Principles to Strengthen an Organization in the New COVID-19 Normal

Capitalize on the situation. Difficult circumstances expose weaknesses and create opportunities. Give weaknesses full transparency and work to strengthen those areas. The competitive weight lifter who starts to use the new and innovative equipment may realize that their latissimus dorsi erector spina bicep isn’t as strong as they thought. So they begin to focus on that muscle, knowing that its development may be just what they need to win the next competition. Business is competitive, so we must similarly focus on strengthening the areas that make us most vulnerable to our competition.

Strengthen financial contingencies. This often involves, among other things, a strategy for cash management and wise banking practices. A solid financial strategy will include a combination of cash reserves and credit options. The blend of the two will be unique for every business. Have your contingency plans in place and be ready to execute when needed. 

Don’t make reactionary or fear-based decisions. Be rational and consider the big picture. In the face of a crisis, there will always be the temptation to cut corners, operate with less integrity and transparency, and look out for our own self-interest at the expense of others or the overall business. Be mindful to avoid this tendency. 

Don’t be afraid to take risks in a challenging environment. However, as a mountain climber carefully anchors to the rock and watches the weather closely, so too must we take precautions to protect us from a sudden fall and closely watch the business climate around us. 

Absorb the pain of the moment. In a crisis, people will experience stress. Leaders can help absorb this stress by remaining calm, listening when people feel the need to talk about their fears, and lessening their burden by making sacrifices for their benefit. 

Don’t be afraid to make difficult changes. A crisis like COVID – 19 may create cultural and societal changes that require a business to craft different strategies. Don’t be afraid to sacrifice the sacred cow if the business climate now demands a shift to sheep or chickens.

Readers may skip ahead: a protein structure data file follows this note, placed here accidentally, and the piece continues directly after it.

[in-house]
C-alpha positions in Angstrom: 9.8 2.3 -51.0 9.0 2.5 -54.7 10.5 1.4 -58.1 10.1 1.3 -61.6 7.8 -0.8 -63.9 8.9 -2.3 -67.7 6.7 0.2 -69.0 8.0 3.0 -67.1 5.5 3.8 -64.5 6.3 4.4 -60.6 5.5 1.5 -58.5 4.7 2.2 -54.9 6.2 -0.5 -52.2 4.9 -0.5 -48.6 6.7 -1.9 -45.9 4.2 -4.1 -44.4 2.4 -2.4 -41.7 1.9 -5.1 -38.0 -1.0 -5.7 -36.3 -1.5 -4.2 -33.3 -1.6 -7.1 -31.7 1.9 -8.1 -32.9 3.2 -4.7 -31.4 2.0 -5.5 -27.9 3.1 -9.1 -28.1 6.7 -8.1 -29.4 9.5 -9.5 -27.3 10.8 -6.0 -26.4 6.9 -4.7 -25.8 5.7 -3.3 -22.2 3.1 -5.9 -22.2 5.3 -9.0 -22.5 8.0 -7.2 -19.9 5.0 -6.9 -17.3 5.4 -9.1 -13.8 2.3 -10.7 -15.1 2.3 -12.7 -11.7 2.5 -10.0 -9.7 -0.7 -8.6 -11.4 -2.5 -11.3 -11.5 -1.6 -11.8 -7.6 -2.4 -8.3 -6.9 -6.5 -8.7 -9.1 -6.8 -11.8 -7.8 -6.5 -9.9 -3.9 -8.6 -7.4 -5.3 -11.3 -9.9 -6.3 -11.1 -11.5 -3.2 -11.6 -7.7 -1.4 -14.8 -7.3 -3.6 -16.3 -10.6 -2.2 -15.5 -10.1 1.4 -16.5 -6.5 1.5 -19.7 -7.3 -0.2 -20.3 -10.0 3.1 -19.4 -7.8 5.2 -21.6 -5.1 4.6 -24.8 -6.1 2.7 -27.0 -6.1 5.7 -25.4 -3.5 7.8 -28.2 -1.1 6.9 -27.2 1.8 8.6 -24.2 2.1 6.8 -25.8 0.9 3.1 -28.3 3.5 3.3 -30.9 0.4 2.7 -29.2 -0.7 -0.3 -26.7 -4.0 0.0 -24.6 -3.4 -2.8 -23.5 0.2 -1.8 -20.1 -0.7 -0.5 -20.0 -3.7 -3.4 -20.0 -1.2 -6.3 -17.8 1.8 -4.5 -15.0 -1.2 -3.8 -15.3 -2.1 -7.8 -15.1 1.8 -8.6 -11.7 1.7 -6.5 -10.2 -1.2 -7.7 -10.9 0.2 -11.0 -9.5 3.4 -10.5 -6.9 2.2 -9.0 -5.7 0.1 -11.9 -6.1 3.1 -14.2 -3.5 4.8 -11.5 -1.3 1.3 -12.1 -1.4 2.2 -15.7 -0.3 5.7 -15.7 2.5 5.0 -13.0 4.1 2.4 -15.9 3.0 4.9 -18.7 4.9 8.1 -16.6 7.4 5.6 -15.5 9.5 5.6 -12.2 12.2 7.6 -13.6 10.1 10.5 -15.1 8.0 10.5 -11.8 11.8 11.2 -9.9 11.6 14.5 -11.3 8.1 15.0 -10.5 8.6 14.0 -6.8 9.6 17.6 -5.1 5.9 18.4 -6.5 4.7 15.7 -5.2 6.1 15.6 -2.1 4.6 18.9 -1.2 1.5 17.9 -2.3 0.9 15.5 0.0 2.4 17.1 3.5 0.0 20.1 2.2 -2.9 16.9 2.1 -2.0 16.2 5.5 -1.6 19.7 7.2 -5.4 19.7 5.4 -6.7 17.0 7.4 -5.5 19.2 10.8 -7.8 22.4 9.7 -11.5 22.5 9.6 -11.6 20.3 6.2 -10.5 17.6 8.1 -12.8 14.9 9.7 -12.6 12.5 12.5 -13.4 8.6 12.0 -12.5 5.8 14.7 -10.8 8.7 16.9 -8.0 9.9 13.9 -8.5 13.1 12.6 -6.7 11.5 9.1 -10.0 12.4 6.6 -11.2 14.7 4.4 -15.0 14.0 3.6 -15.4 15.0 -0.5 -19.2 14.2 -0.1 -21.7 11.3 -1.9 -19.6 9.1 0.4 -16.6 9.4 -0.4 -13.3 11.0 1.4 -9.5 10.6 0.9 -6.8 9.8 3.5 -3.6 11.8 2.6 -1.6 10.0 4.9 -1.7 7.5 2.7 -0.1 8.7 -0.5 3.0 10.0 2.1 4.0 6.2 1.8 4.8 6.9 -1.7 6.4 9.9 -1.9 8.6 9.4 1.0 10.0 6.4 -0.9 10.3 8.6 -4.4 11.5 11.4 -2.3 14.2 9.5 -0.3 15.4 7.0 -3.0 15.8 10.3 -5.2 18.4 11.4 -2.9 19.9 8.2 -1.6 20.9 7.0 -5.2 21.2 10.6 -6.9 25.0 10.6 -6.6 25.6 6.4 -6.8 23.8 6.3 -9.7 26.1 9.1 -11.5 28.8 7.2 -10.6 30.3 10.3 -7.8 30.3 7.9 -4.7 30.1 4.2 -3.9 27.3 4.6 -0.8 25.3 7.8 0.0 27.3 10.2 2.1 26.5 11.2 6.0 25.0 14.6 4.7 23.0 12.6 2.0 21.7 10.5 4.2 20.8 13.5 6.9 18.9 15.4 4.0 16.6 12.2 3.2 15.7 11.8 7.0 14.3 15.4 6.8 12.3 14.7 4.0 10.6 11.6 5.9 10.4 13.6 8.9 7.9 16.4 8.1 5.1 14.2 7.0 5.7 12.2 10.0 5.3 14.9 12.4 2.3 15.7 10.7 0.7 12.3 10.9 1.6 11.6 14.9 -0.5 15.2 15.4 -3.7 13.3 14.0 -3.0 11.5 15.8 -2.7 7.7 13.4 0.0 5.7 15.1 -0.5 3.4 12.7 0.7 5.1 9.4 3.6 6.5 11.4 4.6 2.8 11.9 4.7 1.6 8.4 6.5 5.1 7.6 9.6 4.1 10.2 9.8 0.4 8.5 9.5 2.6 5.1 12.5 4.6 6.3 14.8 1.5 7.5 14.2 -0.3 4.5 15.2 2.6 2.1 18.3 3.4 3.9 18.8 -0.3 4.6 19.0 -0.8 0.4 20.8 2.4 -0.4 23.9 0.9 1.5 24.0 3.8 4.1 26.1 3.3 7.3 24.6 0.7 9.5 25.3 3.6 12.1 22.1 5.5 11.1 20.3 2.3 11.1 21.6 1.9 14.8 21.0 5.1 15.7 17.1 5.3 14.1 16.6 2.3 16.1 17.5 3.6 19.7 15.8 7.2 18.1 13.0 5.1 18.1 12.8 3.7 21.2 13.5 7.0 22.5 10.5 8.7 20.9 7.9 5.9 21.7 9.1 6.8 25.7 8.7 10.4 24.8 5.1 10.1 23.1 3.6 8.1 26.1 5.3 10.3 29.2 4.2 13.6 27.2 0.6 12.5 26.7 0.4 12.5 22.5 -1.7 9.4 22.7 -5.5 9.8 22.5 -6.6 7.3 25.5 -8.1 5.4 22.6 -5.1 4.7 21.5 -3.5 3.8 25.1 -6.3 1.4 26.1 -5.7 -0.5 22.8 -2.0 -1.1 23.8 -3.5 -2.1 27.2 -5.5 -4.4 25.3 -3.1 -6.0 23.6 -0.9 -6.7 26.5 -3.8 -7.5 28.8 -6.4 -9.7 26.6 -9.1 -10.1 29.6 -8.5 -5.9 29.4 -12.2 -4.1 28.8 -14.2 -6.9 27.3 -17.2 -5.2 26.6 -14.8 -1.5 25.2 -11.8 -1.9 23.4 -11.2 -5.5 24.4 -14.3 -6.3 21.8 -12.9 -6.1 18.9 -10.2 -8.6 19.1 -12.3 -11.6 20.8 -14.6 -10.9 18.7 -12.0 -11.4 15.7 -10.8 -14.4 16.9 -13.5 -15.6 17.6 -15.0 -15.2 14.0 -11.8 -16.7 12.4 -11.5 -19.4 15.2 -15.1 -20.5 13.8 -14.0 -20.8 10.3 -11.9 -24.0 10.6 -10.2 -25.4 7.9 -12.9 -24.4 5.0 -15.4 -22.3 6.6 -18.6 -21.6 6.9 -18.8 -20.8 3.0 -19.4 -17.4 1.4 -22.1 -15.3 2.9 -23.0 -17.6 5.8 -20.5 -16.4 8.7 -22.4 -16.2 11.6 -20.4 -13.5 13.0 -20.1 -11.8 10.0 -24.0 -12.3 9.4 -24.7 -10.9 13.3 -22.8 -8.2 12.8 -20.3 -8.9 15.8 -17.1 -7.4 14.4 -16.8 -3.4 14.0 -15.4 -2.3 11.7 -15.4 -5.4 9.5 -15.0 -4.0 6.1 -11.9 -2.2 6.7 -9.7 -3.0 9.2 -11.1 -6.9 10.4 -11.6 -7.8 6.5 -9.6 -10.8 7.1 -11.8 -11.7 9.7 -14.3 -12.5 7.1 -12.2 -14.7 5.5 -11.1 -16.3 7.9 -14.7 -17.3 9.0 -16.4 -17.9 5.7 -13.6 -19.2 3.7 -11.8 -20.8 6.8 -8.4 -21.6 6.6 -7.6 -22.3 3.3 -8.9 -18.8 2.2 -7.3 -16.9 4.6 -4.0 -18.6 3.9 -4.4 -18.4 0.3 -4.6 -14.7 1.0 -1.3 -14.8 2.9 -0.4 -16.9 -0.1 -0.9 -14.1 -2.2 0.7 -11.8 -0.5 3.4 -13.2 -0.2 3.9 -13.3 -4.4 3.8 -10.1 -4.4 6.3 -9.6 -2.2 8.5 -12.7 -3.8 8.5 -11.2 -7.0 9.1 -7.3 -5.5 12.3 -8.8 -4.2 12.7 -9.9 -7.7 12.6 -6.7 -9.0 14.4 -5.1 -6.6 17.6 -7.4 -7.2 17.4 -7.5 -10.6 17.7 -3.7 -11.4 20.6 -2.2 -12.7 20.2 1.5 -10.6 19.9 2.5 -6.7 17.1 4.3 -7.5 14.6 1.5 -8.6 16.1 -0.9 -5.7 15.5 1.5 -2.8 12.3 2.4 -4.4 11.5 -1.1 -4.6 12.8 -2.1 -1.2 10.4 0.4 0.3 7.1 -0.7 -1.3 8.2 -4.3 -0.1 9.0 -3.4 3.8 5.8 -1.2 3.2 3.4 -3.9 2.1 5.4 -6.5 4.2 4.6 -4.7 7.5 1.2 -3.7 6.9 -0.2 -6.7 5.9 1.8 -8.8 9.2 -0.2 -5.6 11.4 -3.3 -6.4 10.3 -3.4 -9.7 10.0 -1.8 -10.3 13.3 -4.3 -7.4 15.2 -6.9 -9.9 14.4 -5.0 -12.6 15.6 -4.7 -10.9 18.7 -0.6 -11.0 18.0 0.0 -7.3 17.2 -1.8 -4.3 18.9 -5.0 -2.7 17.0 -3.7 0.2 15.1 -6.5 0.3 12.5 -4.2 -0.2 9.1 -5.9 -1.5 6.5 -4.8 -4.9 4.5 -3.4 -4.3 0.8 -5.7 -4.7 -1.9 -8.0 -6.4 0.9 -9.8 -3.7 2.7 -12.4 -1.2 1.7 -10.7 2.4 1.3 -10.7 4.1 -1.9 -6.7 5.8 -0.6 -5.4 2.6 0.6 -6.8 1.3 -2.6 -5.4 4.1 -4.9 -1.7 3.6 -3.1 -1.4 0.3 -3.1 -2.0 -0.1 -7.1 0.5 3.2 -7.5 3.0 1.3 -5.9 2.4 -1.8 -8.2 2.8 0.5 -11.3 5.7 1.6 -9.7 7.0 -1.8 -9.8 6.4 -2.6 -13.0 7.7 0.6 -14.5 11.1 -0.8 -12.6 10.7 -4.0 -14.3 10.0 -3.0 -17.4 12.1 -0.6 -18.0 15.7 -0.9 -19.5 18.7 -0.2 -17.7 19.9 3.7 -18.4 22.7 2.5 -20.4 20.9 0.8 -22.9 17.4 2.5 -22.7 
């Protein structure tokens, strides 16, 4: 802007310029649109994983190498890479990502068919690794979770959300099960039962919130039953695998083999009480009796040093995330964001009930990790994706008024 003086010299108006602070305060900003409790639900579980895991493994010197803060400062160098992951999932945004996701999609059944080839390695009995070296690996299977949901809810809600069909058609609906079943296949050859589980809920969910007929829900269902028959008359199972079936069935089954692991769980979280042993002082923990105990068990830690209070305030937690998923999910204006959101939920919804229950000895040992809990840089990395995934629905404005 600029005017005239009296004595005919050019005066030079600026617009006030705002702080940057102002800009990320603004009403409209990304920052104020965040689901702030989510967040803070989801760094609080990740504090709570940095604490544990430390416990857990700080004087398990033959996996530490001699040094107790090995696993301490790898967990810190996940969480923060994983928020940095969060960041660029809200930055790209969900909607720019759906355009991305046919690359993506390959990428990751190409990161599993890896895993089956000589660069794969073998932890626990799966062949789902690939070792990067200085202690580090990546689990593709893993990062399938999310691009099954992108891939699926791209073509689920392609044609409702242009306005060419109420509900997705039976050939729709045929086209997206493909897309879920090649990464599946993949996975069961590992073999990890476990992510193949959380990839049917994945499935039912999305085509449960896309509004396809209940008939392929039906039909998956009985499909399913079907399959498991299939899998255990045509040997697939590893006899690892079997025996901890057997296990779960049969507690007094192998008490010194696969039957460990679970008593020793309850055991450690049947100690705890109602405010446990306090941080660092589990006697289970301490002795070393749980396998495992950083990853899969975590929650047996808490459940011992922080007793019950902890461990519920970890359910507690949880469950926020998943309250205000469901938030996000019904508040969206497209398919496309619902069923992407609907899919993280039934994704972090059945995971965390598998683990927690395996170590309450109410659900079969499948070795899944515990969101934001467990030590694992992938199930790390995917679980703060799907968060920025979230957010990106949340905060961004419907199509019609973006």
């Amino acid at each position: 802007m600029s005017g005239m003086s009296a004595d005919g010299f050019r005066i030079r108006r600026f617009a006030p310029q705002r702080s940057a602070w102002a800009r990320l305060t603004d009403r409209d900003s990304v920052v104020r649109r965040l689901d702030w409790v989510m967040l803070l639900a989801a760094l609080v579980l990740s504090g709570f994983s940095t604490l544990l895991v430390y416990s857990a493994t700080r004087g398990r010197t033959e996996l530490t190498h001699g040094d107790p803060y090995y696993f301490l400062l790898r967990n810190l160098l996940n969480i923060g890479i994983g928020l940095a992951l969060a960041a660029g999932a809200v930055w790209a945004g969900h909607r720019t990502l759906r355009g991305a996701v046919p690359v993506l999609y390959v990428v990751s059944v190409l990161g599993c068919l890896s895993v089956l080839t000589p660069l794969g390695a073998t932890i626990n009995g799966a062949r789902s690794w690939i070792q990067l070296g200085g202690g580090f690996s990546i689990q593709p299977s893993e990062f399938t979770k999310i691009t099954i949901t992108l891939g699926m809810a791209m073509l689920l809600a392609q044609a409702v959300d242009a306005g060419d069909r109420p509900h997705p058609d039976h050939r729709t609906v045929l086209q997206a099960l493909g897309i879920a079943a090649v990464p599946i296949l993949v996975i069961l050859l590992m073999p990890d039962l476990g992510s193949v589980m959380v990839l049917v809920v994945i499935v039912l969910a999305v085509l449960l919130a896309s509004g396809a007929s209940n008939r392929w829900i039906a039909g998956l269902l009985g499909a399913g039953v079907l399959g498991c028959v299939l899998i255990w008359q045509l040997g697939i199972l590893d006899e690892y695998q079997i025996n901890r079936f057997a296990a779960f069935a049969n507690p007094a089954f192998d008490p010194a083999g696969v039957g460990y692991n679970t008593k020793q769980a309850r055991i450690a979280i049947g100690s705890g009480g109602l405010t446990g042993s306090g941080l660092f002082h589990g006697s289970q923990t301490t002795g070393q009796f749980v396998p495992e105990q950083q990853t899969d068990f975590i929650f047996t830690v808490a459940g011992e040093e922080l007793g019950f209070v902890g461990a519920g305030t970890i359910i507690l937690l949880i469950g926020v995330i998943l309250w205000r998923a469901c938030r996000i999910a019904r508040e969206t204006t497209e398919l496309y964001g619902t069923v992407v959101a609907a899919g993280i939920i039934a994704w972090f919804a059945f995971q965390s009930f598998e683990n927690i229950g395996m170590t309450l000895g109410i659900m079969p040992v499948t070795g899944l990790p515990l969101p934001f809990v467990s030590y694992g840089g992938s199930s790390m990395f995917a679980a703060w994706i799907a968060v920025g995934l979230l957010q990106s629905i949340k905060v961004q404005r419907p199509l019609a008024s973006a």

Create a people strategy. A people strategy will involve everything from cross training and redundant backups to a comprehensive succession planning program for critical positions. In our current climate, a strategy should also include protecting people from outside threats. It’s important to consider all the people in your line of sight (employees, customers, vendors, contractors, etc.) as you develop a people strategy.    

Stay true to who you are. Making strategic shifts should not mean that a business ignores the factors that have contributed to past success. Reinvent yourself within the context of your successful business niche and capitalize on what you are good at. You may shift your business from cows to chickens, but continue to capitalize on the skill of working with animals.  

Inspire others. Create a culture where employees are motivated to embrace the challenge and give everyone involved vision for and the ability to understand their particular contribution to the solution. Just like any strategic plan implementation, employees should be well informed and have the opportunity to weigh in and provide feedback.     

 

About the Author

Principal Shawn Miller manages Morrison's People Solutions service line and specializes in executive recruiting, leadership training, organizational development, strategic planning, HR compliance and best practices, and other people related services. You can contact Shawn directly at smiller@morrisonco.net or (530) 809-4680.

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